In practice, batch processing identifies the best way to partition. All the samples are scanned, and the impurity of the data set is measured for each attribute. An "impure" set means that it contains a wide variety of response variables. We want to identify the impure attributes to make them pure, specifically to reduce the variety of response variables. This will improve the results of the classification and regression. We can improve purity greedily by partitioning the set along the most impure attribute.

Impurity is measured by computing entropy. It means almost the same as impurity, and can be substituted to impress/confuse management if necessary! There is a common definition of impurity for Boolean/binary values from a set S:


Here, p+ is the ratio of true values, and p is the ratio of false ones. The entropy will be 0 if all the examples are in the same category, and 1 if there is a 50%/50% mix of values. More generally, for sets with c number classes:


The entropy is defined as the sum of the weighted logarithms for each class i. pi is defined as the proportion of samples of class i. (That is, the number of samples |Si| over the total size of the data set |S|.)

Entropy is not sufficient to determine the best attribute to pick for partitioning. Information gain measures the expected decrease in entropy if an attribute is used for the split:


This expresses the information gain as the total entropy of a set, but subtracting the entropy of the subsets that are created during the split. Putting this into procedural form gives us the pseudo-code shown in Listing 26.3.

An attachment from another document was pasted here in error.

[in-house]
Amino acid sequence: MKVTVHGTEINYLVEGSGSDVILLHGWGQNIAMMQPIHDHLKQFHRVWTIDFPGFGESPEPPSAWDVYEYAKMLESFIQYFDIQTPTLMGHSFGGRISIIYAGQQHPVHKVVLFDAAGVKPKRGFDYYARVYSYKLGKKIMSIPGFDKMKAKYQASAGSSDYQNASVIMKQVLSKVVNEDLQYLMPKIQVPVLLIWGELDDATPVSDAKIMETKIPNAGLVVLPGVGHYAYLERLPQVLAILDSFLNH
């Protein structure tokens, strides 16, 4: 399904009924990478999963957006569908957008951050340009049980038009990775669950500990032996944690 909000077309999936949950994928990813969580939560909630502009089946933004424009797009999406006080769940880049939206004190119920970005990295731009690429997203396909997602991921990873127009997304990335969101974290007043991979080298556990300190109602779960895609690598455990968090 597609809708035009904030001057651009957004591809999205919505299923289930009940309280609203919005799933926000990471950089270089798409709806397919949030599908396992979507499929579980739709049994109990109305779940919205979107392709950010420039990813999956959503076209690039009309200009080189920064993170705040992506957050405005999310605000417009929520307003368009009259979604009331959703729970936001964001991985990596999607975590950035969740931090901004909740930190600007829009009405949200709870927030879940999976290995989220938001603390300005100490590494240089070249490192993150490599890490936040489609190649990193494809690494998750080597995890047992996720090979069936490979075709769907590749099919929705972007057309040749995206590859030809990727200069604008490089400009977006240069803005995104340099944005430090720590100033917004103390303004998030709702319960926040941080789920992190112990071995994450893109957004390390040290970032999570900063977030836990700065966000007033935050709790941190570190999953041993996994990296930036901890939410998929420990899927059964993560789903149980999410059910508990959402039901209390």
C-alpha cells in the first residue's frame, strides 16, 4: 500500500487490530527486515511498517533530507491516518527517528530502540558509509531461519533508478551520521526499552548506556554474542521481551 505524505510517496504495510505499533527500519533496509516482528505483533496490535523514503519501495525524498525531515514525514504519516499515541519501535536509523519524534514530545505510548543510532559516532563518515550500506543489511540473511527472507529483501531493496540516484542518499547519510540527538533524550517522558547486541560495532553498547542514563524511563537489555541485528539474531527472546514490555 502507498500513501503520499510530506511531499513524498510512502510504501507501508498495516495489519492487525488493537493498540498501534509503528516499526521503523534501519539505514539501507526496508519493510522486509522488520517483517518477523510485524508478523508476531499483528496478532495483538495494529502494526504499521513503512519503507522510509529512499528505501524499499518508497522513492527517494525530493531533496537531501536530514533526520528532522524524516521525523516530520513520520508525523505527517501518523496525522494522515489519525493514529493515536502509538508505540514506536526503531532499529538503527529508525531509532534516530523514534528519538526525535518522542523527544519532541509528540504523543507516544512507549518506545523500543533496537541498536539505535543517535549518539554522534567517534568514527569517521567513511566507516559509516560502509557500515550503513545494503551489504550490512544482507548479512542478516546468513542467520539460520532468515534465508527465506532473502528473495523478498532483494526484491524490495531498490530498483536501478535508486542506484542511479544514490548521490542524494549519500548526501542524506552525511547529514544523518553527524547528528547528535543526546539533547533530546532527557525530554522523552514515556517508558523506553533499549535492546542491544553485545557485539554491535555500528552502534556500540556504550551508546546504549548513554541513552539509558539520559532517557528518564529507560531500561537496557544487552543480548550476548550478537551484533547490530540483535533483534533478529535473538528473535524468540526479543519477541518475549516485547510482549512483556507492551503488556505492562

Listing 26.3 Function Used to Find the Best Attribute for Partitioning a Data Set, If Any
function create_decision( dataset, node )
     max = 0
     # find the impurity for the entire training data
     entropy = compute_entropy( dataset )
     for each attribute in dataset
          # split and compute total entropy of subsets
          e = entropy—compute_entropy_split( attribute, dataset )
          # find the best positive gain
          if e > max
               max = e
               best = attribute
          end if
     end for
     # create the test if there's a good attribute
     if best
               node.evaluation = create_test( attribute )
     # otherwise find the value of leaf node
               node.class = find_class( dataset )
     end if
end function